Moreover, one of the film’s prevailing themes is death. First Man opens with Karen Armstrong’s death (Neil’s 2 year old daughter). Neil is greatly impacted by her passing and from there, it gets worse before it could ever think of getting better. Neil is forced to live through the deaths of various NASA friends at the hands of the many trials and tribulations that led to Apollo 11. The script, written by Josh Singer, does an excellent job of sucking you into the absolute fear of boarding a space craft. This was not a fun adventure for these men. But with every death, it only pushed Neil further into the job, at one point even saying “we need to fail down here so we can succeed up there.”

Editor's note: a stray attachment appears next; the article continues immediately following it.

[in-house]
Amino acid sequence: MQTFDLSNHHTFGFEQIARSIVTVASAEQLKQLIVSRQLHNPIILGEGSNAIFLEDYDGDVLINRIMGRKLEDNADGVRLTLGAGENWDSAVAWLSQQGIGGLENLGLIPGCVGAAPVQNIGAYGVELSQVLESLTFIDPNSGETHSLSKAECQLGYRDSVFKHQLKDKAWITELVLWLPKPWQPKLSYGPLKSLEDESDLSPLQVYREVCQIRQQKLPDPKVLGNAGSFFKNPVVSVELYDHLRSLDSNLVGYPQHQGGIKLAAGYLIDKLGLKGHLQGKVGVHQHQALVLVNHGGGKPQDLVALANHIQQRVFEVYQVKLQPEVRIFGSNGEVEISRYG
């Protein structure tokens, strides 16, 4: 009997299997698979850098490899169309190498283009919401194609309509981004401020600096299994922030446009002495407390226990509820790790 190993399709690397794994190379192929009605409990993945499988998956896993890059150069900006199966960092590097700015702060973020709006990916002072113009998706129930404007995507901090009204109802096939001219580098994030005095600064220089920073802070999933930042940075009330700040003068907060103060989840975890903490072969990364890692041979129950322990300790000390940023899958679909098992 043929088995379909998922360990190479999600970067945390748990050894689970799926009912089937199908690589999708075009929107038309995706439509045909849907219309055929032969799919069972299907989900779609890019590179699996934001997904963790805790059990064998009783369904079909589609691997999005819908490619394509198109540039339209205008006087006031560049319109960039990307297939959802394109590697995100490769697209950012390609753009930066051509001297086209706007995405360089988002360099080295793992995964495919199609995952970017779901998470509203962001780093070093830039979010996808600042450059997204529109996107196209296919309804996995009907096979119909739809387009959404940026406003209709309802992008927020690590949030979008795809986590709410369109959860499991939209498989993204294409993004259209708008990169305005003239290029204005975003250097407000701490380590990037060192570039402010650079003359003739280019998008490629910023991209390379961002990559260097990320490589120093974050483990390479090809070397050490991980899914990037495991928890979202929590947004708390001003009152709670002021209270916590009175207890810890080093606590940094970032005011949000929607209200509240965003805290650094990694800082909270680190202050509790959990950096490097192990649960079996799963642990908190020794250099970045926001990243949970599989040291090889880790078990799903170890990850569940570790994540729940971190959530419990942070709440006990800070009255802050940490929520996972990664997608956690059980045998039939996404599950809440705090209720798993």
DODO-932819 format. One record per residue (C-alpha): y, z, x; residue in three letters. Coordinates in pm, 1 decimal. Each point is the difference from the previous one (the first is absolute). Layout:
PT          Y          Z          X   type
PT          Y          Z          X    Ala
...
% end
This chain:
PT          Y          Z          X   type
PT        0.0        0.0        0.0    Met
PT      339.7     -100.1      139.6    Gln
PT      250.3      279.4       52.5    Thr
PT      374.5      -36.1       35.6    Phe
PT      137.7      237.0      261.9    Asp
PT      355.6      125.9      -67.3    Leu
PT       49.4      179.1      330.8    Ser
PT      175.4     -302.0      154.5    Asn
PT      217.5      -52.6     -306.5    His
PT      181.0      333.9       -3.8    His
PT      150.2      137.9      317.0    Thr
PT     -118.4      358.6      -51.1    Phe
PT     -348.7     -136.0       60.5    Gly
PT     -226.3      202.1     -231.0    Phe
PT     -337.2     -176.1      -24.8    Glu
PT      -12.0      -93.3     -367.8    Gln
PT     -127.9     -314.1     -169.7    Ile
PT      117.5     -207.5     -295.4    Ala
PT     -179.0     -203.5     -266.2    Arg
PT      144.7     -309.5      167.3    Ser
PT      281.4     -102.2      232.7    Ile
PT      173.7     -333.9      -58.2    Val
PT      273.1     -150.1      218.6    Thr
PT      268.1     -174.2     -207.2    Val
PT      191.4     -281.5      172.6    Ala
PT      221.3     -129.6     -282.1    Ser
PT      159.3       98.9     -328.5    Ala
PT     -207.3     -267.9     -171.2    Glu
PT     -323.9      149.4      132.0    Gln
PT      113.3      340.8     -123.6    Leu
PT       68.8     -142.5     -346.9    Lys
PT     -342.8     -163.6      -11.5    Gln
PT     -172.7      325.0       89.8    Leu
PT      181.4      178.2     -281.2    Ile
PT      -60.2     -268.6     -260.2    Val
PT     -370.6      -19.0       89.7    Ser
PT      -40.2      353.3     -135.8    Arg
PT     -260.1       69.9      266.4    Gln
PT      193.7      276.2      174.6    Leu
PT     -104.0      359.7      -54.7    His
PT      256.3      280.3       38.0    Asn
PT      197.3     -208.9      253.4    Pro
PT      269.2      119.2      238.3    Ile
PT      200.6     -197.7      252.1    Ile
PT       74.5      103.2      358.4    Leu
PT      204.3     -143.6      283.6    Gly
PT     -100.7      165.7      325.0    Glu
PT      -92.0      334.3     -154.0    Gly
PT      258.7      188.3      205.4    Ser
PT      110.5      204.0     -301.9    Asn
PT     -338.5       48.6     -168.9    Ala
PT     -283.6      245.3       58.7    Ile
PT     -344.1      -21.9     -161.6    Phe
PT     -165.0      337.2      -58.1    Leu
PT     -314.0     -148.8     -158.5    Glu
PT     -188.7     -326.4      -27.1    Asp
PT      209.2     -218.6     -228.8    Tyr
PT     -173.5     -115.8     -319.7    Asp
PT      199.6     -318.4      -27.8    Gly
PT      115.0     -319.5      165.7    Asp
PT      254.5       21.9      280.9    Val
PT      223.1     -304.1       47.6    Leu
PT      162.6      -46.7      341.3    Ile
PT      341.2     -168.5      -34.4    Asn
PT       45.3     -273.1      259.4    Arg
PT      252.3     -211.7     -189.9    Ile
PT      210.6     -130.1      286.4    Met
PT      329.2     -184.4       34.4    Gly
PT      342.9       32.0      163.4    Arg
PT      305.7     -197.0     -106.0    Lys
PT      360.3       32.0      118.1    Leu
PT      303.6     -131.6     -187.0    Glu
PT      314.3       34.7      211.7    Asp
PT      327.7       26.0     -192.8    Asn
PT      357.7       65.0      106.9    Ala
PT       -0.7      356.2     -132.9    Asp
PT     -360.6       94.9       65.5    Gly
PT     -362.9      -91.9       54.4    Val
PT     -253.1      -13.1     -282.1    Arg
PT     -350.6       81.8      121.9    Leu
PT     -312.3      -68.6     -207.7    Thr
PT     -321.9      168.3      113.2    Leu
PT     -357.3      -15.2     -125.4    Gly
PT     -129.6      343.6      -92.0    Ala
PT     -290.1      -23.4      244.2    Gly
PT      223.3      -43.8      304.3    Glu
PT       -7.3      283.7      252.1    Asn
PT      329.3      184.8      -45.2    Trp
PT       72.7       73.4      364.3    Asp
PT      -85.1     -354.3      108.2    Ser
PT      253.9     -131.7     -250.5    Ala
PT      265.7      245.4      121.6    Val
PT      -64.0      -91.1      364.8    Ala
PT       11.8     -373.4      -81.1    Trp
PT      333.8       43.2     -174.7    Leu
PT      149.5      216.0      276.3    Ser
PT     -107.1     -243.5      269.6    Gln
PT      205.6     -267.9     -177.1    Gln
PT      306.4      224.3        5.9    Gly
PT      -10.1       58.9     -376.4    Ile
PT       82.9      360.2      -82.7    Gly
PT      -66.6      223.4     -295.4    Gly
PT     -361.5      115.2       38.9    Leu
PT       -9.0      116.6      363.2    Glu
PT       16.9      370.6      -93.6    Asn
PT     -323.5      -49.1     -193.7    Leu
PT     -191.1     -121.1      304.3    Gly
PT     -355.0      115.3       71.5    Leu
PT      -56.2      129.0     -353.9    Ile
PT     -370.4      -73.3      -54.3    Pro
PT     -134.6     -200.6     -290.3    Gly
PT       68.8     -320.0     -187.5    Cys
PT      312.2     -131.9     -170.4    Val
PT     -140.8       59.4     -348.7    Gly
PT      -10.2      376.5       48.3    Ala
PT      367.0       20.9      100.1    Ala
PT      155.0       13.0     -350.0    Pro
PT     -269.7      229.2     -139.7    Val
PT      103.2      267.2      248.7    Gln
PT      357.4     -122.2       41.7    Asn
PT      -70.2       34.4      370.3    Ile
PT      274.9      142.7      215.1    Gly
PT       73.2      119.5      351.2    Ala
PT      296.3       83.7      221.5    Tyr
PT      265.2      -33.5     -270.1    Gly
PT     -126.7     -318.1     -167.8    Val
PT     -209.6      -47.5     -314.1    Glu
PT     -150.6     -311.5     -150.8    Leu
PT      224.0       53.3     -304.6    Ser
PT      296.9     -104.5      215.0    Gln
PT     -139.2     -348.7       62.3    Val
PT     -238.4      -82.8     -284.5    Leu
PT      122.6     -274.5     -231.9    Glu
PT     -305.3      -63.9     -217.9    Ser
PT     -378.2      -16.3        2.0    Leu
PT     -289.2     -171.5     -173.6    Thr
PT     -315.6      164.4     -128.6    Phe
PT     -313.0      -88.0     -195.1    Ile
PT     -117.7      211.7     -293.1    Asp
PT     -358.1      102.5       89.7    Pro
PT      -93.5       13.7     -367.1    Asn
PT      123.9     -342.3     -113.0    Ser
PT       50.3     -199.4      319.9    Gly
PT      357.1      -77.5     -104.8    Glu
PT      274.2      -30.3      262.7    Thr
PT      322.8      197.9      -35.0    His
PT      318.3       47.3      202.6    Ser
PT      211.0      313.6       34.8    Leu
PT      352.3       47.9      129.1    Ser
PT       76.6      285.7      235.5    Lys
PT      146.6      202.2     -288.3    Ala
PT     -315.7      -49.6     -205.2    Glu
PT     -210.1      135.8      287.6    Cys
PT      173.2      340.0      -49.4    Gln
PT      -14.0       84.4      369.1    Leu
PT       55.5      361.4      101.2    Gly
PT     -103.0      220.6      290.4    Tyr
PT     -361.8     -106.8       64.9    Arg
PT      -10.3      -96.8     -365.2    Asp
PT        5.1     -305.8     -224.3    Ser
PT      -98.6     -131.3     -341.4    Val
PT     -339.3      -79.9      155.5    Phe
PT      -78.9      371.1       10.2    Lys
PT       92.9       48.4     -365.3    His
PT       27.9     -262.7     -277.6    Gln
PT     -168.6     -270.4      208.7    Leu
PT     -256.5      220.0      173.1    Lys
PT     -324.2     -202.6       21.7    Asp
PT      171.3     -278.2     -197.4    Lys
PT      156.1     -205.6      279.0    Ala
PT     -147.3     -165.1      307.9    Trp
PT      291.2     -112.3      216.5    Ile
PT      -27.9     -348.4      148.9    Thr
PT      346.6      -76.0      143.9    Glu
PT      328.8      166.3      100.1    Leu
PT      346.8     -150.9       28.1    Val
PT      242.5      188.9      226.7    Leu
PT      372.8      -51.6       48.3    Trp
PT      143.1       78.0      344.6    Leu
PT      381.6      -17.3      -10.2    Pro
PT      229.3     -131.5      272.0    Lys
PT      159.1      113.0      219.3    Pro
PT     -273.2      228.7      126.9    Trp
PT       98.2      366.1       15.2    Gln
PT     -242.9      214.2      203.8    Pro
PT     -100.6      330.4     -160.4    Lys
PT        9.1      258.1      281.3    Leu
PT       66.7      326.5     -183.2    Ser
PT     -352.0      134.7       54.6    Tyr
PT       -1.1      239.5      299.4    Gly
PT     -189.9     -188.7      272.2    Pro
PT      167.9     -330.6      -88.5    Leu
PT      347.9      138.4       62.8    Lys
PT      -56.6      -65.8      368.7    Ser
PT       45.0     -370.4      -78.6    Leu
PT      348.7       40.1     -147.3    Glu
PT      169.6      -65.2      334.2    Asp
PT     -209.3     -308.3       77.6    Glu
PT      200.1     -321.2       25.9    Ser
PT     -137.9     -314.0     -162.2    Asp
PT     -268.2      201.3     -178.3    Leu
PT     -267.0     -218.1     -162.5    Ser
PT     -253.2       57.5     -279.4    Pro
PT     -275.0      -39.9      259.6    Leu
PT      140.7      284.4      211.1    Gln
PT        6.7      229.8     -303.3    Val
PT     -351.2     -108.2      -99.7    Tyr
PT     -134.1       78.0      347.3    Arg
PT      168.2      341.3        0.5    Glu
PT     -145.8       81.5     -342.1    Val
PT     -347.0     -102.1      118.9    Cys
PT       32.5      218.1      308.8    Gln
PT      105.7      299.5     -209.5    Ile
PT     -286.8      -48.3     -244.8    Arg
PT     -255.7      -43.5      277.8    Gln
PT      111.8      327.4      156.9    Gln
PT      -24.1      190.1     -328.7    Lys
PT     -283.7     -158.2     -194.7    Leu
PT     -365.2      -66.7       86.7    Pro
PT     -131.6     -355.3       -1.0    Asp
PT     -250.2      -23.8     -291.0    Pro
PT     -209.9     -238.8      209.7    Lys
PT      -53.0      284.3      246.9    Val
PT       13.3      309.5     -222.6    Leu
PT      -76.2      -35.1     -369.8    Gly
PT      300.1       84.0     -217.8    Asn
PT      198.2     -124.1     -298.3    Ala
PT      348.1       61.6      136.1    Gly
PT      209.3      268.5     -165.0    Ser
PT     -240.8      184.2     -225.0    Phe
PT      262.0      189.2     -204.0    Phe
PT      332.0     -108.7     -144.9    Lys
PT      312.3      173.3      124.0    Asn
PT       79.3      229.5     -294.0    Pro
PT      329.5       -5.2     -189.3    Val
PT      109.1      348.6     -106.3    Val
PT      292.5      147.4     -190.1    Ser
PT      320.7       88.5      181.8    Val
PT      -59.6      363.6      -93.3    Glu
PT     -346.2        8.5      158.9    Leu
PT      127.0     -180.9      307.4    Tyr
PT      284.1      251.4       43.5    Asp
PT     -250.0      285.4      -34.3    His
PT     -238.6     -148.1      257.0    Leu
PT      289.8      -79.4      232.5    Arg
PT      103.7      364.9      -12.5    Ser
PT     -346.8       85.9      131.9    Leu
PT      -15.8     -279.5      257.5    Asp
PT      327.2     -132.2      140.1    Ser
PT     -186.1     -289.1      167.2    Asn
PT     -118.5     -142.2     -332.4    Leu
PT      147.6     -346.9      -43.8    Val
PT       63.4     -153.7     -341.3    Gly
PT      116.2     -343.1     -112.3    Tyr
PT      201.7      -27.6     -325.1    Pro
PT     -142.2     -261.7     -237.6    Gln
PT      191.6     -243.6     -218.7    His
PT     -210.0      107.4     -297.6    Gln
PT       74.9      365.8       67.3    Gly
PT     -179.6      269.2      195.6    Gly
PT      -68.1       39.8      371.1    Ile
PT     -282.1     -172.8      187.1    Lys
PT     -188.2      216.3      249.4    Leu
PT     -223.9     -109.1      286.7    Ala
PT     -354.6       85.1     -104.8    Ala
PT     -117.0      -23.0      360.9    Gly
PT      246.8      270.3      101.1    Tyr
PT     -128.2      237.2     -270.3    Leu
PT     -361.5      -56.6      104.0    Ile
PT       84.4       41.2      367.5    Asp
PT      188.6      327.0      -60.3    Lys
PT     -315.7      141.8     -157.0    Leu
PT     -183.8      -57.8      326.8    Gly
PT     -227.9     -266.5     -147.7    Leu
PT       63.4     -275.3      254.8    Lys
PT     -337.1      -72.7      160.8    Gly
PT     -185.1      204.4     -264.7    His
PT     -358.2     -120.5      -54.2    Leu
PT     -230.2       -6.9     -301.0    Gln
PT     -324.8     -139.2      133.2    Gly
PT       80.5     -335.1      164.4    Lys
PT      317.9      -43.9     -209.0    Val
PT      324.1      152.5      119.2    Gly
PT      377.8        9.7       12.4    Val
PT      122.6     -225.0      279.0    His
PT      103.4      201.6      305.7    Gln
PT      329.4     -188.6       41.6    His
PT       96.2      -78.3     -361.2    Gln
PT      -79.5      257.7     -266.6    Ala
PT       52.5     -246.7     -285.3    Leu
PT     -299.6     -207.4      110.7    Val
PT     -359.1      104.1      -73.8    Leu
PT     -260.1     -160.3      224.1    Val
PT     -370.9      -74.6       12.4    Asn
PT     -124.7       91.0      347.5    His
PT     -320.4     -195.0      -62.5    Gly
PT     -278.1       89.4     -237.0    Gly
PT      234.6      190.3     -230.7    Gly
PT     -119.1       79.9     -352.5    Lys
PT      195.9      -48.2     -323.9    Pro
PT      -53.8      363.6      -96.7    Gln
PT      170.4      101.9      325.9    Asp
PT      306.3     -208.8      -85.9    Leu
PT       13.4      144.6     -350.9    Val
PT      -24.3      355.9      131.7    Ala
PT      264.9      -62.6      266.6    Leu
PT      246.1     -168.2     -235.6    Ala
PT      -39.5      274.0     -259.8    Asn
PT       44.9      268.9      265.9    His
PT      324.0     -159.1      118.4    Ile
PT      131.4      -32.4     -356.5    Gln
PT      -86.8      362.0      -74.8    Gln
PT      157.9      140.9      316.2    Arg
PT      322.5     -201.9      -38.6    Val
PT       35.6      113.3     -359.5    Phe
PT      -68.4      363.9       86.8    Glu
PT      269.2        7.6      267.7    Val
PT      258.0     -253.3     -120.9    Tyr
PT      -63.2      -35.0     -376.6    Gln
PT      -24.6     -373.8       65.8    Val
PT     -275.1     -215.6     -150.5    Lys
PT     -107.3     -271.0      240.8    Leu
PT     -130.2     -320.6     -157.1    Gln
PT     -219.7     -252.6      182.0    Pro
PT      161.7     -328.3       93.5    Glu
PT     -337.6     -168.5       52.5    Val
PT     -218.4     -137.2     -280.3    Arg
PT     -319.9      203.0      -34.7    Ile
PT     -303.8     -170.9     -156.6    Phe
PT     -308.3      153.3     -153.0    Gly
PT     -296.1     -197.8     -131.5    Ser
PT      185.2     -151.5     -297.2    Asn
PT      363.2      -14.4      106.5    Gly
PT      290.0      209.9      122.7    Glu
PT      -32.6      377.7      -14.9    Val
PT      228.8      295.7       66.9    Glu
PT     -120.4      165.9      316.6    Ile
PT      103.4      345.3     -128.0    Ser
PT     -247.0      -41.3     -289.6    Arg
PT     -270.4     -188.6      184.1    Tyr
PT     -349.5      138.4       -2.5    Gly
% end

Visually, Fist Man is a film that rivals films such as 2001: A Space Odyssey and Interstellar. With every journey past the stratosphere, viewers are treated to arguably the most stunning sequences of the year. This is where Chazelle, and cinematographer Linus Sandgren, get to truly stretch their legs. While both men make use of close-up shots on its characters to pull you into the emotion they’re feeling, wide shots are utilized (and saved) to showcase the vast beauty of space.
Sandgren laced the film in a gritty reality that works to enhance Chazelle’s vision. This is a film full of handheld close-ups that rock and shake with the ship’s launch and flight, sometimes with only a tiny amount of light being let in. Again, this is all in service of putting the audience inside the mindset of these astronauts, and in terms of crafting the claustrophobic, chilling vision, Sandgren’s work is incredible.